Every once in a while, you get to be present to witness the establishment of a widespread platform. A platform that provides the means of making a market. Sometimes, it’s the first to market—like the iPhone or Roku. Sometimes, it’s a fast follower—like Microsoft Explorer or Google. We’ve seen it happen time and time again. With the Web and Mobile and Streaming Media. But it’s rare to see that happen locally.
If you’ve been around Portland and, well, the Internet for any amount of time, you’ve likely heard rumblings about XOXO, the experimental festival for independent internet artists and creatives that—from the start—was a must-attend event. And even as it grew exponentially, the unique festival remained true to its founding roots which kept folks coming back—and looking forward—year after year.
Like connected devices? Looking to explore some interesting concepts this weekend? Well, you’re in luck. (And I’m tardy in sharing this event.) Because Women Who Code Portland is having an Internet of Things hackathon this weekend.
It’s no secret that Senator Ron Wyden of Oregon is a staunch proponent for a free and accessible Internet. His efforts around keeping the platform as open as possible are well known. But did you realize that he was also part of crafting the legislation that laid the foundation for the way we’re able to communicate online, today? Read More
Last Friday morning, I woke up to a flood of emails, tweets, and text messages asking, basically, what the heck I was trying to pull with my fake news story. More than a little confused, I started digging around. What I found was both interesting and disconcerting. Read More
I’m consistently—and constantly—struck by how incredibly lucky we are here in Portland. Without even realizing it. We’re home to the inventor of the wiki, folks creating the tools that have helped create the Web, and within a stone’s throw of one of the founders of the grandaddy of Weblogs, among other things. Quietly. But here.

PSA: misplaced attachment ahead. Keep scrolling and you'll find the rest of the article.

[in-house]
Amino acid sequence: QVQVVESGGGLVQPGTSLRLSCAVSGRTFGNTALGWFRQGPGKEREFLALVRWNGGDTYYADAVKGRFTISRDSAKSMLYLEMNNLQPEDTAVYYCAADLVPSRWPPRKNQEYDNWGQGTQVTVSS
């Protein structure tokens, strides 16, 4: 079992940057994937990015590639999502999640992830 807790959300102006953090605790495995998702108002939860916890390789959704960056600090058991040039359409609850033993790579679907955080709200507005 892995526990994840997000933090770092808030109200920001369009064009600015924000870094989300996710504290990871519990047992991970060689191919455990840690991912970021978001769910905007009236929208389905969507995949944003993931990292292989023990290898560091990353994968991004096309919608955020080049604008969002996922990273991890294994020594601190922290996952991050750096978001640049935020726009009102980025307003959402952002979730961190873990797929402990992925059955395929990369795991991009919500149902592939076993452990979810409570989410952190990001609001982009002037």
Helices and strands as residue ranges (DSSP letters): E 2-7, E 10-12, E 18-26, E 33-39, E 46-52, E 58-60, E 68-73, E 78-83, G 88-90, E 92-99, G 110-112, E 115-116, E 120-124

Senator Ron Wyden of Oregon has a long history of standing up to legislation that affects the Internet. And we think that’s pretty cool. Especially since many of us have jobs and products and blogs because of his efforts.
Well—true to form—he’s standing up against another bill and he’d like to have you join him, by having your name read aloud on Capitol Hill as part of a filibuster. Read More
Who doesn’t want a faster more reliable connection to the Internet? Well okay. I guess there are some people who don’t. But the majority of us? That speed and reliability sounds pretty good.
That’s why we all started drooling all over Google Fiber. And that’s why an awful lot of us are excited about the potential for Portland’s latest connectivity plan—citywide broadband. Read More
[HTML3]While the Internet may not be a series of tubes or a big truck you can dump stuff on, it is a place where an awful lot of folks spend time and energy building businesses. And as such, one of the most hotly debated topic is the idea of copyright. And who owns what on the Web.
Enter the US government and the attempted legislation of said copyright, the “Combating Online Infringements and Counterfeits Act” (COICA, S.3804). Problem is that—as usual—the devil is in the details. Read More